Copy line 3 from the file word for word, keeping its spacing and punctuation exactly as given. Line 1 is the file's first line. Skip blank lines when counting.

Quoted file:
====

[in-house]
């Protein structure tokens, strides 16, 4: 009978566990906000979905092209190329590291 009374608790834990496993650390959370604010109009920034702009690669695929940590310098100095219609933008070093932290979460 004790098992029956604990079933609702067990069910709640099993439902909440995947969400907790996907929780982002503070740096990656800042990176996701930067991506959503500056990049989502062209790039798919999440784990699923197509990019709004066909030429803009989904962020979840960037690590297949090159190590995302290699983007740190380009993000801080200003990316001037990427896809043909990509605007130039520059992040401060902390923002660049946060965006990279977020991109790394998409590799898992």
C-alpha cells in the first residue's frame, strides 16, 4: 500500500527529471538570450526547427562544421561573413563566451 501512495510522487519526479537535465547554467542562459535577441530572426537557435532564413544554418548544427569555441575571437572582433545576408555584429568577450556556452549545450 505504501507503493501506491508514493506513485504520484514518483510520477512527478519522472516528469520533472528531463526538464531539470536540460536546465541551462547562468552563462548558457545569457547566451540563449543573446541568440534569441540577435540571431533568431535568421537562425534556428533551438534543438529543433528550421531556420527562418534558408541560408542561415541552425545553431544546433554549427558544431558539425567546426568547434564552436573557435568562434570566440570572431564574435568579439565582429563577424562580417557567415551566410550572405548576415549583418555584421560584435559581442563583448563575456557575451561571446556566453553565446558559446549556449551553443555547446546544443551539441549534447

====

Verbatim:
C-alpha cells in the first residue's frame, strides 16, 4: 500500500527529471538570450526547427562544421561573413563566451 501512495510522487519526479537535465547554467542562459535577441530572426537557435532564413544554418548544427569555441575571437572582433545576408555584429568577450556556452549545450 505504501507503493501506491508514493506513485504520484514518483510520477512527478519522472516528469520533472528531463526538464531539470536540460536546465541551462547562468552563462548558457545569457547566451540563449543573446541568440534569441540577435540571431533568431535568421537562425534556428533551438534543438529543433528550421531556420527562418534558408541560408542561415541552425545553431544546433554549427558544431558539425567546426568547434564552436573557435568562434570566440570572431564574435568579439565582429563577424562580417557567415551566410550572405548576415549583418555584421560584435559581442563583448563575456557575451561571446556566453553565446558559446549556449551553443555547446546544443551539441549534447